Tuesday, March 05, 2019

The Feed by Nick Clark Windo

"Where are you going, Mark? What are you traveling for?"

He stares into the miasma, at the rain-ghosted trees as the drops prickle-smack around them. It seems he has ignored her and Kate turns away. But then, still staring at the rain, he says, "Because I've not found anywhere like home." 

~p. 139

In the near future, almost everyone has a chip implanted in his or her brain. The chip connects them to the Feed. Everything you can do on the Internet (in today's world) is done inside your brain via the Feed. It's so all-consuming and so good at thinking for you that when the entire system, the electrical grid, and society collapse, people don't know how to do much of anything.

Tom and Kate and their daughter have managed to survive for 6 years after the apocalyptic Collapse. They live with a motley group of survivors and they're still trying to figure out how to get power and grow food. When Tom is followed home after an expedition to find fuel and the children from their camp are kidnapped, others viciously attacked, Tom and Kate set out into a dangerous new world to find the children.

Recommended, especially to lovers of SciFi and thrillers - The Feed by Nick Clark Windo is the one book that I keep thinking about, this month. It took me quite some time to get into the story because it was initially confusing. The author doesn't baby you. He doles out information about what happened verrrrry slooooowly, so you're theorizing and trying to understand and sometimes just flat confused, at first. Eventually, though, the story of what caused the Collapse begins to come together and when it does, the cause is kind of surprising.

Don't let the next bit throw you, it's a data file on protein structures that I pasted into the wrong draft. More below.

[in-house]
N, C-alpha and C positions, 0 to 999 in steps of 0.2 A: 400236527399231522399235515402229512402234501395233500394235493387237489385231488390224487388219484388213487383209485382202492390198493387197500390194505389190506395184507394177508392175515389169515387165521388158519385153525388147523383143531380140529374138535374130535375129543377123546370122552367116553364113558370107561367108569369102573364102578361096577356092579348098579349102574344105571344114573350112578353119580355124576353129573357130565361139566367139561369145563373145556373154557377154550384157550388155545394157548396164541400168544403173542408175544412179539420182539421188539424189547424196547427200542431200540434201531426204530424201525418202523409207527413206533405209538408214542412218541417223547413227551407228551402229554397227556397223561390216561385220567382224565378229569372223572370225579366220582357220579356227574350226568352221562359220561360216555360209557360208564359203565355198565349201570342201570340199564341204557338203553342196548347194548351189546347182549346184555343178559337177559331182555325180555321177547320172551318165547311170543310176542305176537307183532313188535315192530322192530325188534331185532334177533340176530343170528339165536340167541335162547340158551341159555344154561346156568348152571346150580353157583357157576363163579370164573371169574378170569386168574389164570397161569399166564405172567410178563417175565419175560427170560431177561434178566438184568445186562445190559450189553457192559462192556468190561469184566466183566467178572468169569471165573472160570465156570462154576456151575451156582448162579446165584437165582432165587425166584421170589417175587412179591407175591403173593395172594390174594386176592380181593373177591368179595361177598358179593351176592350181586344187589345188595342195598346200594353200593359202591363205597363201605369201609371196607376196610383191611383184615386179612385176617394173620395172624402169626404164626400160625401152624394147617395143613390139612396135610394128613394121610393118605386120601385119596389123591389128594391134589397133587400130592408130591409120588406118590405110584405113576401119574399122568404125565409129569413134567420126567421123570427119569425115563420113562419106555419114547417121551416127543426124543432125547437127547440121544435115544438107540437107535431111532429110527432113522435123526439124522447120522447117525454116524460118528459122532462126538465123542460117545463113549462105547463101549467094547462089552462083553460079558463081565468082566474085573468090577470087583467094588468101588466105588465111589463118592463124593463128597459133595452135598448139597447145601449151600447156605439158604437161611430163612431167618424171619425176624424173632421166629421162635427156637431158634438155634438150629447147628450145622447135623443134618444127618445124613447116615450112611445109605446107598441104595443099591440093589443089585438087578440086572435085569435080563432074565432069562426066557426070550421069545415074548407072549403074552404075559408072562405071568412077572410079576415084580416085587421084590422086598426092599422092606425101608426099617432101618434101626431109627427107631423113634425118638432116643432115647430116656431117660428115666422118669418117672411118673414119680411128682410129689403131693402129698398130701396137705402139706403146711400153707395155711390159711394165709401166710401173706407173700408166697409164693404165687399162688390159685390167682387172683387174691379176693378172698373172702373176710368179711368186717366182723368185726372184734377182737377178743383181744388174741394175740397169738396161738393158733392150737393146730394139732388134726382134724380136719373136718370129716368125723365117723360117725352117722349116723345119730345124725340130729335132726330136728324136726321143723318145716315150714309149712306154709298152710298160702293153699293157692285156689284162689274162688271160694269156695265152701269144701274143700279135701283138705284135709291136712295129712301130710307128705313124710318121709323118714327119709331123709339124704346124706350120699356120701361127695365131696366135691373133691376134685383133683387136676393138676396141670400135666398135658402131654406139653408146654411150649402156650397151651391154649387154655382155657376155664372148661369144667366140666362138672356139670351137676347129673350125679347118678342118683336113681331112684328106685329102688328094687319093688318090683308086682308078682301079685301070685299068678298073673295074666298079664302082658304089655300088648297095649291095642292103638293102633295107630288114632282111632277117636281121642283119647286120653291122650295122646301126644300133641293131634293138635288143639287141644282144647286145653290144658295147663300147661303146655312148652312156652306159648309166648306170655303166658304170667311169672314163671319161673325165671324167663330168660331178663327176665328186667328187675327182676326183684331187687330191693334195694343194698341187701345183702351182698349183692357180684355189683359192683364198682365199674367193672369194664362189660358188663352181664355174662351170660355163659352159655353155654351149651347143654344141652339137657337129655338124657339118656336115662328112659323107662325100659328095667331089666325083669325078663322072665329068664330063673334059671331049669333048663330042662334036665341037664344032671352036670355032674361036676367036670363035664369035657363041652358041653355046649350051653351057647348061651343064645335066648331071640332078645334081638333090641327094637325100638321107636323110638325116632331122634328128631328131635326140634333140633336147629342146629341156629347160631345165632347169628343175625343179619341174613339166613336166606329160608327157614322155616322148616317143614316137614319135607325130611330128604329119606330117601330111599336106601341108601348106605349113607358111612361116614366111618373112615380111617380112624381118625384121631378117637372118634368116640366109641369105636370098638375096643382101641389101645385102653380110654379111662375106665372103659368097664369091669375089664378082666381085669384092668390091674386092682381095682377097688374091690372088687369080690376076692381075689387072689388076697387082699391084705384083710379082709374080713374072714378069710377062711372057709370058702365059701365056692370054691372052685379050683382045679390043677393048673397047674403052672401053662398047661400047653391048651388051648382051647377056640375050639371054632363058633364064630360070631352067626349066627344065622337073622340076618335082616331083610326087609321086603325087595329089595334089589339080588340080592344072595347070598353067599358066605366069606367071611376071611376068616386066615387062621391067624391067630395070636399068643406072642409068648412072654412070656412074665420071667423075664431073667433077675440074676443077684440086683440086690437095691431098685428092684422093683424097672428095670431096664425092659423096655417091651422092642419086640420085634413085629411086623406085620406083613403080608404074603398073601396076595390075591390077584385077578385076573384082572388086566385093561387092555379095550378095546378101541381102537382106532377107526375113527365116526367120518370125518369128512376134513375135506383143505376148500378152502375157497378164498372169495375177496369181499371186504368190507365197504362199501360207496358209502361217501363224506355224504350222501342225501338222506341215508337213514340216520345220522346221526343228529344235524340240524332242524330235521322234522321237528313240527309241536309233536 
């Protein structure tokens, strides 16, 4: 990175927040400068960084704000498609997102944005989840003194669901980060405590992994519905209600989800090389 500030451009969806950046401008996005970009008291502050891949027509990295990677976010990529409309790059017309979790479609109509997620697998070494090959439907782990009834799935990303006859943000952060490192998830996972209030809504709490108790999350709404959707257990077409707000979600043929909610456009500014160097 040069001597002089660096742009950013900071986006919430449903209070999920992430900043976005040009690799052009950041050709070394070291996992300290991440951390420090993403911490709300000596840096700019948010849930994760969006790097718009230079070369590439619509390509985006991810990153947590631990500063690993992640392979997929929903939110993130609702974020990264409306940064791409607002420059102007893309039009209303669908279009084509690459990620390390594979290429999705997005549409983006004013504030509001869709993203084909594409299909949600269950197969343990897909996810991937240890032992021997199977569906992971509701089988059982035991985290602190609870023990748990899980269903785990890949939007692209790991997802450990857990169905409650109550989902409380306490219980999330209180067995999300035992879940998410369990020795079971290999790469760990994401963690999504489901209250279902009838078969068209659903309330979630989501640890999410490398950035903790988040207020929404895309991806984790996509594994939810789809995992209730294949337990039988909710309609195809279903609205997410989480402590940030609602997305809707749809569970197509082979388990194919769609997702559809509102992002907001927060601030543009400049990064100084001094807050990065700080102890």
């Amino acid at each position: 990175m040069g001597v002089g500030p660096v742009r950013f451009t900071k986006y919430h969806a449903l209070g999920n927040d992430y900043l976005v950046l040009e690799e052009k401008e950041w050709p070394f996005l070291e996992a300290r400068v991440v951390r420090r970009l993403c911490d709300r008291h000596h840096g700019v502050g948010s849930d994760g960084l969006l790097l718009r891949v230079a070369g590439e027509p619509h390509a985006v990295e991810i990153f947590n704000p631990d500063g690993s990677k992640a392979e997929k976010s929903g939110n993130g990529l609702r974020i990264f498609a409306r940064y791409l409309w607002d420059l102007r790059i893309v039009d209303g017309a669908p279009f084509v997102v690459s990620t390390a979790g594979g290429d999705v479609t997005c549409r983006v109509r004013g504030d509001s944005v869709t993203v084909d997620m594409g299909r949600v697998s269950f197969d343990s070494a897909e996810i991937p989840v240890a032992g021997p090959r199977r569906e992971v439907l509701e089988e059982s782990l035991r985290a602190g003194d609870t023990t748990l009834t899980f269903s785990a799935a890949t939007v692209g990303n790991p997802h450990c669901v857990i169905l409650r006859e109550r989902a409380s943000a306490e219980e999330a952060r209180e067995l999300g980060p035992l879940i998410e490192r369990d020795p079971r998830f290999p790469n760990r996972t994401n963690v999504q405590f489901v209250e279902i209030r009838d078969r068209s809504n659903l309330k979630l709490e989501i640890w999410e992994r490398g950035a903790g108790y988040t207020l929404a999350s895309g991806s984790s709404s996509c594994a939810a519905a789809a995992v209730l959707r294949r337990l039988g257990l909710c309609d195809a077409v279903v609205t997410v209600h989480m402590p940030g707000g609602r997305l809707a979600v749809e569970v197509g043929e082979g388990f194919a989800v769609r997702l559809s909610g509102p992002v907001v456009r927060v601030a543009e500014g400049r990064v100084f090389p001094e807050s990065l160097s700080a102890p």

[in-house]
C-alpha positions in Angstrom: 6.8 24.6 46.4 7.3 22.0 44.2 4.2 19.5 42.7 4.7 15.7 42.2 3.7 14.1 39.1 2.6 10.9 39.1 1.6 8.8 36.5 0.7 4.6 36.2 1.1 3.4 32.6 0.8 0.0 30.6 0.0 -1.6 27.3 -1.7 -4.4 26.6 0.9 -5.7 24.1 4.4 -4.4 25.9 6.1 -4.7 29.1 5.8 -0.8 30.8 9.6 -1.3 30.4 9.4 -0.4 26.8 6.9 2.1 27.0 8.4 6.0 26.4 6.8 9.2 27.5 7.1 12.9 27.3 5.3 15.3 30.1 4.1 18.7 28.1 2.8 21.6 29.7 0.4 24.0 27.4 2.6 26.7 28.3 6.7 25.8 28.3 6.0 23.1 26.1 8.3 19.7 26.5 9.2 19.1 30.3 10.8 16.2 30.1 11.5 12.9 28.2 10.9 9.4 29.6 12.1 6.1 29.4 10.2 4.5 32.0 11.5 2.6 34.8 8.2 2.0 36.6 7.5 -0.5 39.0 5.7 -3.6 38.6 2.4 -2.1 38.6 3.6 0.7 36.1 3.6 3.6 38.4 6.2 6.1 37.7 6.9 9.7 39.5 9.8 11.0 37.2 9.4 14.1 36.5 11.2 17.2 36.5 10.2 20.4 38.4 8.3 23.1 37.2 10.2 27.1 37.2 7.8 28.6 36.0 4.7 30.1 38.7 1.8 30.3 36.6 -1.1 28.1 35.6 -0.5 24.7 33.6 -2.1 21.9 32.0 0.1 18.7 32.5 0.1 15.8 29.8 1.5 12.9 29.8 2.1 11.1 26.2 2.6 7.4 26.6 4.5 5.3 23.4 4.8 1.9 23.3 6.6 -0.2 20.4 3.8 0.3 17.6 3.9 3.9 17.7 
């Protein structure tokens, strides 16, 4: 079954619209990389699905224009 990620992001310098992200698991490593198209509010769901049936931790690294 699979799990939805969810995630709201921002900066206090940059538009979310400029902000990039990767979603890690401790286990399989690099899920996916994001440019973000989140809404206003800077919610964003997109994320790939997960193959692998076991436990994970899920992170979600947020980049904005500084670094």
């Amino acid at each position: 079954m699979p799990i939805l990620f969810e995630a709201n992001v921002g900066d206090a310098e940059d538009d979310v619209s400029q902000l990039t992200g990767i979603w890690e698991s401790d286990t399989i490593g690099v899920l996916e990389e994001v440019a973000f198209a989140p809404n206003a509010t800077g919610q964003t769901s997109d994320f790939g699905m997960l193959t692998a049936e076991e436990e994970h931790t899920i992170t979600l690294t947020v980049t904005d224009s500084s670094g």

I had a little trouble with some of the world building in The Feed, but to describe it would give a bit too much away. I think it's best to leave the description somewhat sketchy. Even without fully buying into some elements, once I got into The Feed I was totally swept up in it. I wanted to know what it meant to be "taken" -- one of the things the author keeps you guessing about for quite a long time -- and how the Collapse occurred. Did I feel like I got all the answers? Nope, not entirely. Some minor aspects I felt like I was still guessing at, in the end, or just didn't buy into. It didn't matter. I was fascinated by this apocalyptic vision, I found the ending satisfying, and I can't wait to see what Nick Clark Windo comes up with, next.


Totallly forgot to mention that I received this book from the publisher. My thanks to HarperCollins! And, it's also worth mentioning that I didn't manage to write a Monday Malarkey post, this week, because I didn't have access to a computer, yesterday. I've got a busy week with some reviews already pre-posted, so I'm not going to do a substitute for the usual Malarkey post. Instead, I'll do two weeks' worth of Malarkey next Monday.

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  1. This is my kind of book. We aren't far from chips these days. Ones to read blood sugar are already being used.

    1. I didn't know that about the blood sugar! I think a medical chip for the sake of preventing people from having to stick theirselves with needles is a positive. Having the Internet in your head is another thing entirely. I thought the author did a good job of theorizing about some of the negatives.


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